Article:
• Damages caused by the disaster must be valued at more than five per cent of the operations and maintenance budget averaged over three years, as per audited financial statements. 

Applicants will need to provide documentation to show eligibility in all three categories. 

How will I know if the Disaster Assistance Policy has been implemented?

The Minister of Municipal and Community Affairs (MACA) will announce when the Disaster Assistance Policy has been implemented.  This announcement will be communicated through regular print, radio, and social media channels.  You can also reach out to your local authority to determine if the Policy has been implemented. 

The Disaster Assistance Policy has been applied to the 2022 spring flood damage experienced in Hay River and on the K’atlodeeche First Nation reserve.

Can people get disaster assistance if they have insurance?

Yes. Disaster Financial Assistance can pay for expenses not covered by your insurance. However, it is a good idea to talk to an insurance provider to discuss coverage and explore options to reduce financial stress after a disaster.  If you do not have insurance, the Insurance Bureau of Canada’s Consumer Information line can also help you understand the options that are available: 1-844-227-5422.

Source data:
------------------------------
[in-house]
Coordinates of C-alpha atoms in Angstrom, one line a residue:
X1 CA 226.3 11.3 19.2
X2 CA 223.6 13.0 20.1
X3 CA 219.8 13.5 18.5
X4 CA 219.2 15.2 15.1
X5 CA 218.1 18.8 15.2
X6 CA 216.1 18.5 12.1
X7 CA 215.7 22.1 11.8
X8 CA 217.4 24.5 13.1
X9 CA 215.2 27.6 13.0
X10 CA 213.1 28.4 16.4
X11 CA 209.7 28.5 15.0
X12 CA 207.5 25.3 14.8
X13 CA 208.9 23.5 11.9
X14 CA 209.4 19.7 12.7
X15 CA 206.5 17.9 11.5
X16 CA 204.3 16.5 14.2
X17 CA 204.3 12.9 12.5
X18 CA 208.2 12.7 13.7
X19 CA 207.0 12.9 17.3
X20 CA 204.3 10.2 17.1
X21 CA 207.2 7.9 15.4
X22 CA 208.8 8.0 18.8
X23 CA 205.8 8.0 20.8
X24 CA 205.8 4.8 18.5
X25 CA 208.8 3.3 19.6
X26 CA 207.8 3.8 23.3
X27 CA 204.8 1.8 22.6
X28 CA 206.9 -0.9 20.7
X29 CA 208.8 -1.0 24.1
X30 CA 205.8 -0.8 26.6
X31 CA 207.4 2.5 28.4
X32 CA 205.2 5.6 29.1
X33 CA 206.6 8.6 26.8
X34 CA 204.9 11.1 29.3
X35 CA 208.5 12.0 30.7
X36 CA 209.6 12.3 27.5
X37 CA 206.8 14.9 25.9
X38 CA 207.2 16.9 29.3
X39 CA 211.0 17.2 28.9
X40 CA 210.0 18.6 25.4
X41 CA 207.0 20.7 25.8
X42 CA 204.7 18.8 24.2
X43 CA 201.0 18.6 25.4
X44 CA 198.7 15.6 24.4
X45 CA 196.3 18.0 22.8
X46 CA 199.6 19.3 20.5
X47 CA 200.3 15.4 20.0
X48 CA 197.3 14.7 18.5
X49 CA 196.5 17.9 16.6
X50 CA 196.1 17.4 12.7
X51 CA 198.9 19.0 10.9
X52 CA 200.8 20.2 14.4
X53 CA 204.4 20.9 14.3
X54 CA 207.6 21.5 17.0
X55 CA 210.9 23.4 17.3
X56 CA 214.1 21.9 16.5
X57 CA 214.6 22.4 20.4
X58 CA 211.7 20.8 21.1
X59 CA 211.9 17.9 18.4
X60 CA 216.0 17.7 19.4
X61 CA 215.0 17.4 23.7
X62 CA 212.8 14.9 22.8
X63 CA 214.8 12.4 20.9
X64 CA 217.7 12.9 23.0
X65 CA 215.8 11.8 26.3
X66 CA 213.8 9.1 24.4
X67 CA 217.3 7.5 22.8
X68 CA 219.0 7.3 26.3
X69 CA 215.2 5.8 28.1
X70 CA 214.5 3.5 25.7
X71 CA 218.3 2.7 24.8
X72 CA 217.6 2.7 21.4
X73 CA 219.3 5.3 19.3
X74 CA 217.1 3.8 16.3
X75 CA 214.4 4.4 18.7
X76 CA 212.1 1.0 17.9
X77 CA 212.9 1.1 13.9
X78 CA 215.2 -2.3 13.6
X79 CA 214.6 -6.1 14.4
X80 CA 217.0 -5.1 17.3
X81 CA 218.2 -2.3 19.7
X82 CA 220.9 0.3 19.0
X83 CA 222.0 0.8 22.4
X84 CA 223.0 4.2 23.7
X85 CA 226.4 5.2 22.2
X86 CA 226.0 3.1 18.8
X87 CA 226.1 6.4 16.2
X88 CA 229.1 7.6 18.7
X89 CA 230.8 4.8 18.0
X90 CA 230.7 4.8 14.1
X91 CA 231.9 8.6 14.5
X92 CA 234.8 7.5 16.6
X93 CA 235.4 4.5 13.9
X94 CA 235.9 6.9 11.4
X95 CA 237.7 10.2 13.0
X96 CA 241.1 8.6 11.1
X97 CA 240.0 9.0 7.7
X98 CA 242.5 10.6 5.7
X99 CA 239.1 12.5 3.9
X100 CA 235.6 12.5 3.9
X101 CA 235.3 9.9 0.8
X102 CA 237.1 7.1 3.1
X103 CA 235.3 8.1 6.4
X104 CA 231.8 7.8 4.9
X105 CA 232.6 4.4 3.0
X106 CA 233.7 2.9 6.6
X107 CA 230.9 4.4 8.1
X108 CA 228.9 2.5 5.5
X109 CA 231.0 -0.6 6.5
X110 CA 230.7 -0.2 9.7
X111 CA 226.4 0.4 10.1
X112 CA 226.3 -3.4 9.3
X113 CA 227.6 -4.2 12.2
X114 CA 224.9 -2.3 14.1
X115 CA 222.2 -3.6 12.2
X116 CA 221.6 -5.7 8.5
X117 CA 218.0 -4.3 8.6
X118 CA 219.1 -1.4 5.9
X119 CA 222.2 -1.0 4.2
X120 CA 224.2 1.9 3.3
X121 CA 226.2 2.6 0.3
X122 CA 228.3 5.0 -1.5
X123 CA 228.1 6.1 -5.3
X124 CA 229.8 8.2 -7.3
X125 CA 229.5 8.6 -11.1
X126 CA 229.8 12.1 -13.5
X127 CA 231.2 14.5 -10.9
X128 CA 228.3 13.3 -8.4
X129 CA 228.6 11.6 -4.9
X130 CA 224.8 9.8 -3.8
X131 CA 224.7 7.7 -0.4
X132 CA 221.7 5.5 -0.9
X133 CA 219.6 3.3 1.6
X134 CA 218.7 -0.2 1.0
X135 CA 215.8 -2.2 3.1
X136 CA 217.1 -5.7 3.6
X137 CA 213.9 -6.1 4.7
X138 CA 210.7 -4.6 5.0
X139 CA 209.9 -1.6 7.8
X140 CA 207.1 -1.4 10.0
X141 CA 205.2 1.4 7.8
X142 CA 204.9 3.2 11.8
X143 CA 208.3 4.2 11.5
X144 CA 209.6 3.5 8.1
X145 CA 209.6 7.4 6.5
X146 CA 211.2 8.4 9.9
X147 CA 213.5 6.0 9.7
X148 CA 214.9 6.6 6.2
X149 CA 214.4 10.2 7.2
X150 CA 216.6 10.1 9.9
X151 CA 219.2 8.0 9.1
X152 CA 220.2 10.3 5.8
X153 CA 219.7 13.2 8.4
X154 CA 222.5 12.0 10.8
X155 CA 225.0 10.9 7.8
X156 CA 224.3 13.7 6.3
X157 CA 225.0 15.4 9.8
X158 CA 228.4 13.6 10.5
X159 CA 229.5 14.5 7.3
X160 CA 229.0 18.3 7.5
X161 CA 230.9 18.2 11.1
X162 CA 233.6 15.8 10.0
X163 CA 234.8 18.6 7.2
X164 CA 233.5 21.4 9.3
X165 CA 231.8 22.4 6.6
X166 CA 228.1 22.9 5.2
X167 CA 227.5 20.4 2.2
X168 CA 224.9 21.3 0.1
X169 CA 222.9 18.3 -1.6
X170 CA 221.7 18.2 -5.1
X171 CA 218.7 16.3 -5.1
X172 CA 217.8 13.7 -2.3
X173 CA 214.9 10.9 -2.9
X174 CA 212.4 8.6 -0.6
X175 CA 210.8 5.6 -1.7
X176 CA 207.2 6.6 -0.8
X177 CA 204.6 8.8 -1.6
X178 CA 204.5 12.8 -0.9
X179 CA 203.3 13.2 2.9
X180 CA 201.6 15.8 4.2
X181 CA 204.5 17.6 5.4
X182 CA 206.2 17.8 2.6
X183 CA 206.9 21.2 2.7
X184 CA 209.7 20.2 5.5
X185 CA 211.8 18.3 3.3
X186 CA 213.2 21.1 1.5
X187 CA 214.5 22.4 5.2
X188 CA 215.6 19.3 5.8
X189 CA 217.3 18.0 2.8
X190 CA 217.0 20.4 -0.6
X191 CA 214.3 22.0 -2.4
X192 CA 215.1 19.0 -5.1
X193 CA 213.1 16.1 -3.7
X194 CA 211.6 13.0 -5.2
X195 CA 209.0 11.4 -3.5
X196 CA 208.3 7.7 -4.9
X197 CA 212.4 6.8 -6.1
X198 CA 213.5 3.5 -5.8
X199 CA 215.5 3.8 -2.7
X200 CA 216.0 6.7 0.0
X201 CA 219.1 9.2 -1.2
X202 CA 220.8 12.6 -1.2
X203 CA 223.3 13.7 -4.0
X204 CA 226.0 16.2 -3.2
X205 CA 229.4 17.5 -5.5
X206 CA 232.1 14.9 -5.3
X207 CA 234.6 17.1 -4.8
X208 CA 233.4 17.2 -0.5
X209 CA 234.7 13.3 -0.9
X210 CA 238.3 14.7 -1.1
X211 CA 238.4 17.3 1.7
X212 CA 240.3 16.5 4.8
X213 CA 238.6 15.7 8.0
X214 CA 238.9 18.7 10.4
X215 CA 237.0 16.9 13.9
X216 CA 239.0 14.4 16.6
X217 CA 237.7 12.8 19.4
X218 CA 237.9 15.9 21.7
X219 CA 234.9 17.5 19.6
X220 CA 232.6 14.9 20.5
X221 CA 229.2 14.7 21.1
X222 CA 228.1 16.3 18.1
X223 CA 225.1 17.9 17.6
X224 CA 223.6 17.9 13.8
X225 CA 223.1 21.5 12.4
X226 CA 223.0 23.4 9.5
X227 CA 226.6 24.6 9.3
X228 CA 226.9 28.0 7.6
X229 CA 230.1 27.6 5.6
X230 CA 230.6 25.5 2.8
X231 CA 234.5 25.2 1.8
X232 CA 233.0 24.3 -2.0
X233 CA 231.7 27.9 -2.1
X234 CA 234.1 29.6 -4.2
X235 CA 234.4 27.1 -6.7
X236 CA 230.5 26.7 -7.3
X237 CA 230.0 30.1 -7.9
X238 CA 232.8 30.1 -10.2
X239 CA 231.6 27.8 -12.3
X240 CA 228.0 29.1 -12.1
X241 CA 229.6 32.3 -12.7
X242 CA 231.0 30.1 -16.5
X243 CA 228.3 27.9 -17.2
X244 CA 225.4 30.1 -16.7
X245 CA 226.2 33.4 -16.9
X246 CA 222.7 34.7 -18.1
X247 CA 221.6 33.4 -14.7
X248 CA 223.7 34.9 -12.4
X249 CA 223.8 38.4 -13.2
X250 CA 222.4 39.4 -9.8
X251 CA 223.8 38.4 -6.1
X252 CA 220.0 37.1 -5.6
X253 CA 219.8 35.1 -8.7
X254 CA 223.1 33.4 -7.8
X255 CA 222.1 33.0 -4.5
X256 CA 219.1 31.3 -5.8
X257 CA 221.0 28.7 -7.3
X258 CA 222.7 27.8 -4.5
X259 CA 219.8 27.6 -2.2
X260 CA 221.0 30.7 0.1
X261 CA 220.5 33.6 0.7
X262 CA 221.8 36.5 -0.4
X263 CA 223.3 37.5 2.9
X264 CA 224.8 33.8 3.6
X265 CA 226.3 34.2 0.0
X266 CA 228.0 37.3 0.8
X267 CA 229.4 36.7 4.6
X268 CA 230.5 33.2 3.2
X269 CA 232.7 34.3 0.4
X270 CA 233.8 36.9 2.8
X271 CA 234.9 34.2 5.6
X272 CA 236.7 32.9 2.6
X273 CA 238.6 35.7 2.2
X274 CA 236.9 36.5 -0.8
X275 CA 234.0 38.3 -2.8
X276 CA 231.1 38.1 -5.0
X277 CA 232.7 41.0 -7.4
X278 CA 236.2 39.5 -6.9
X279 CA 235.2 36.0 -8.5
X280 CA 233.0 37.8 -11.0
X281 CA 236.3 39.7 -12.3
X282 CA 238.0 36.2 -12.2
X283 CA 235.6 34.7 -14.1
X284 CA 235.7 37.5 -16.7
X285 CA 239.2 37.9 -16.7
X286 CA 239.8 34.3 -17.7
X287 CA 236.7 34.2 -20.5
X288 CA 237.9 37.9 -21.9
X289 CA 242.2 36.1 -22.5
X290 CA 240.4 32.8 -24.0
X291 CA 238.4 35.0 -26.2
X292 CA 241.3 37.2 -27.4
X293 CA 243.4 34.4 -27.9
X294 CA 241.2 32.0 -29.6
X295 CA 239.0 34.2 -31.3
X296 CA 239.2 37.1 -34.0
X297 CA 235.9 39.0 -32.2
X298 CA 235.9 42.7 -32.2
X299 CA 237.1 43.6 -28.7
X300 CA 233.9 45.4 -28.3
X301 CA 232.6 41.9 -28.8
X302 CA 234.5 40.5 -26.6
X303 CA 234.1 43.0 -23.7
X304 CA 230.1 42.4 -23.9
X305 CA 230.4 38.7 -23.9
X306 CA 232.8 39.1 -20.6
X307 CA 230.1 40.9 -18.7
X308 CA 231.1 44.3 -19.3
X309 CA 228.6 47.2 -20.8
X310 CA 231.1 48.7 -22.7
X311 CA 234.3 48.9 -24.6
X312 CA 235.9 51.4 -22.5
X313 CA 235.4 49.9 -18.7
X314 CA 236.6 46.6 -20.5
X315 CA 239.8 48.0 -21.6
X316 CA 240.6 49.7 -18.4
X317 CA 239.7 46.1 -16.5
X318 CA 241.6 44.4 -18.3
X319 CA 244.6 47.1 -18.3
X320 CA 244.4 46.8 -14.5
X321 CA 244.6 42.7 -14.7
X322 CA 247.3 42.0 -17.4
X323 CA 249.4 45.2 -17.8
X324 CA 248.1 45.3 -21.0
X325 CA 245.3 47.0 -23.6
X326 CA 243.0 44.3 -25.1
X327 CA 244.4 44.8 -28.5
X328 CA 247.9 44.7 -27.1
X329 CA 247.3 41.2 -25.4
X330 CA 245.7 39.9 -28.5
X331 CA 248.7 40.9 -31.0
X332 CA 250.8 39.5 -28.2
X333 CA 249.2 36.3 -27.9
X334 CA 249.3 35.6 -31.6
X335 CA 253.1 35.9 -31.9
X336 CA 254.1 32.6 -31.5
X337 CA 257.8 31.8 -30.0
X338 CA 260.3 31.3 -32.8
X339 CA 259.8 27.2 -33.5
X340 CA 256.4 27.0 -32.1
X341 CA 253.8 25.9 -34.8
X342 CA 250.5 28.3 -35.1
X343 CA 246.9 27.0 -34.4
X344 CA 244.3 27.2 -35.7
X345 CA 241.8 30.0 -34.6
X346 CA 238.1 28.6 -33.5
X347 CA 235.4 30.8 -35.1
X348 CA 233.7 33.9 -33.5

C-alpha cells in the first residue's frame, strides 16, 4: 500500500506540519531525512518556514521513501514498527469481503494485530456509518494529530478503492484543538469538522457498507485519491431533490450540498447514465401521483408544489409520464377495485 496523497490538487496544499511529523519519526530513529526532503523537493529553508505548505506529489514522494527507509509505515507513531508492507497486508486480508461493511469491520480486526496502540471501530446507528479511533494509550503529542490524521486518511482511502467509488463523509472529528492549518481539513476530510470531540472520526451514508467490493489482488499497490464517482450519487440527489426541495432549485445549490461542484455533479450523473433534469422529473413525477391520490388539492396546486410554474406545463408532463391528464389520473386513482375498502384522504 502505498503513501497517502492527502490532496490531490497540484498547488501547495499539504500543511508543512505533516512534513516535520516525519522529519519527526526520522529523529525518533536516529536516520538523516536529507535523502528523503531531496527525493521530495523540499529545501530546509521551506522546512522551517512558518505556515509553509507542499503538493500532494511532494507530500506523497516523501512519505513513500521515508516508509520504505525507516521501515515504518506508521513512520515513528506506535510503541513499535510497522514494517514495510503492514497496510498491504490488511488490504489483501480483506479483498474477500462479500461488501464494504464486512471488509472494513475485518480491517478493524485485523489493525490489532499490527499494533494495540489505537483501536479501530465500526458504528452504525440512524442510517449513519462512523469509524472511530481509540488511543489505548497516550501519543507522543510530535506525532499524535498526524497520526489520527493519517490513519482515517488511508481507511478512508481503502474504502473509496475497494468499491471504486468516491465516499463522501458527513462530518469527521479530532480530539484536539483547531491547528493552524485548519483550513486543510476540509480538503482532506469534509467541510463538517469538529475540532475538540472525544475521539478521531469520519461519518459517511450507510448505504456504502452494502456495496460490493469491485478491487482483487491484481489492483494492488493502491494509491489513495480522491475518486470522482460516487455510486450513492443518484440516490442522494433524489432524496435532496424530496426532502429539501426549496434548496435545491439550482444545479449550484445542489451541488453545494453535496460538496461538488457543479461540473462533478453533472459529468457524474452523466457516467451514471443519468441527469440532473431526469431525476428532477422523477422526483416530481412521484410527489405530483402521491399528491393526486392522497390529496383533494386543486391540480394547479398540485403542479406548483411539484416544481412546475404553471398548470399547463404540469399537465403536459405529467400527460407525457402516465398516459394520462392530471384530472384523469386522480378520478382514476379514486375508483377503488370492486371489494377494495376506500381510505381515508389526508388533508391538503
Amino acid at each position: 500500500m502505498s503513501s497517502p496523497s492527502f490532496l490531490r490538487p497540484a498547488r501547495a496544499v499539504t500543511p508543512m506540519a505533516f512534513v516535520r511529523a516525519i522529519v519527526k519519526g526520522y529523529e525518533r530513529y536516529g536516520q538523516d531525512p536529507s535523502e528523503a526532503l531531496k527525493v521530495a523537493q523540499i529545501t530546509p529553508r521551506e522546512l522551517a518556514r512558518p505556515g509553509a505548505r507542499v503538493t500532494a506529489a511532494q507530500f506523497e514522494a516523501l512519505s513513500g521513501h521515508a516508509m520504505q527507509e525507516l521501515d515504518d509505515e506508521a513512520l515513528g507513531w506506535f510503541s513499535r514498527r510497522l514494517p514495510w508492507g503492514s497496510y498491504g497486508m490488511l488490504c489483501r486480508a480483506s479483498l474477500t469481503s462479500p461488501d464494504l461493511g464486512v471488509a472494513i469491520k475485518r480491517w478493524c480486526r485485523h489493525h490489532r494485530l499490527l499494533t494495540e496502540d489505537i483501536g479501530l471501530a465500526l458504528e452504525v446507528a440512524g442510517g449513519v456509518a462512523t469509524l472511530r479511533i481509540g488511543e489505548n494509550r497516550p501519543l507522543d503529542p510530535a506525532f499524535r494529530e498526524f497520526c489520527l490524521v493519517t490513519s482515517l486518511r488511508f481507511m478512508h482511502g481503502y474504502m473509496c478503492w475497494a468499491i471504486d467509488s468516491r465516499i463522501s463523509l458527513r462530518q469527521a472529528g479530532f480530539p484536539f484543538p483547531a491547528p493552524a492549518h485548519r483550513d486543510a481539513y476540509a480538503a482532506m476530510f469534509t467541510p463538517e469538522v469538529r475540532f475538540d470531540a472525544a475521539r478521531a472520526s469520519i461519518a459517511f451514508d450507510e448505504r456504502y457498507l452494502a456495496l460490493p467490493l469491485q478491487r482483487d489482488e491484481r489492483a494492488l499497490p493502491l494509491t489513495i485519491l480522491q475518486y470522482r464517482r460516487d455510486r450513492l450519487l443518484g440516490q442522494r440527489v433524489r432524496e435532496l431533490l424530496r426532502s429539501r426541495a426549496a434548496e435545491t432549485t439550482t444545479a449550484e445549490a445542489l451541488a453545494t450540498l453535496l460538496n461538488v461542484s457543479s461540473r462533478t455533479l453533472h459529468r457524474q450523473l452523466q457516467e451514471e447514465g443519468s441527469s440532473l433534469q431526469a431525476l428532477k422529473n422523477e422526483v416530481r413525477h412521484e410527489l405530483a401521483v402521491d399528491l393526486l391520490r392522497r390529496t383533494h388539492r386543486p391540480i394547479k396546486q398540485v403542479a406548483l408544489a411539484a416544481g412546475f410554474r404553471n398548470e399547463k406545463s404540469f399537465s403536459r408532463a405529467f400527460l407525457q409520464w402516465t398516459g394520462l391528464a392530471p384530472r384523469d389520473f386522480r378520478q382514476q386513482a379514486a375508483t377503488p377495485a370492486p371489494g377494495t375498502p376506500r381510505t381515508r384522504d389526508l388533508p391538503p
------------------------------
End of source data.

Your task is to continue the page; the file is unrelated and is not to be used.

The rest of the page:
When can people apply for Disaster Financial Assistance?

Applicants can start the process after the GNWT has announced that it is applying the Disaster Assistance Policy in an area. Registration forms are provided to guide applicants through the eligibility and requirements to apply for disaster assistance.  It is important to register as soon as possible so the GNWT can begin facilitating the process, especially if the disaster has affected an entire community or many people.  

GNWT Pathfinders can assist residents with the disaster DAP application process. To reach out to a Pathfinder, contact:

.

What is the difference between a preliminary damage assessment and detailed damage assessment?

A preliminary damage assessment is an estimate of damages for the whole disaster area. Cost estimates in the preliminary assessment reflect current market conditions and costs of living in the north. This is a scan to help identify properties and infrastructure that require a detailed damage assessment.  Once this is done people should register for disaster assistance.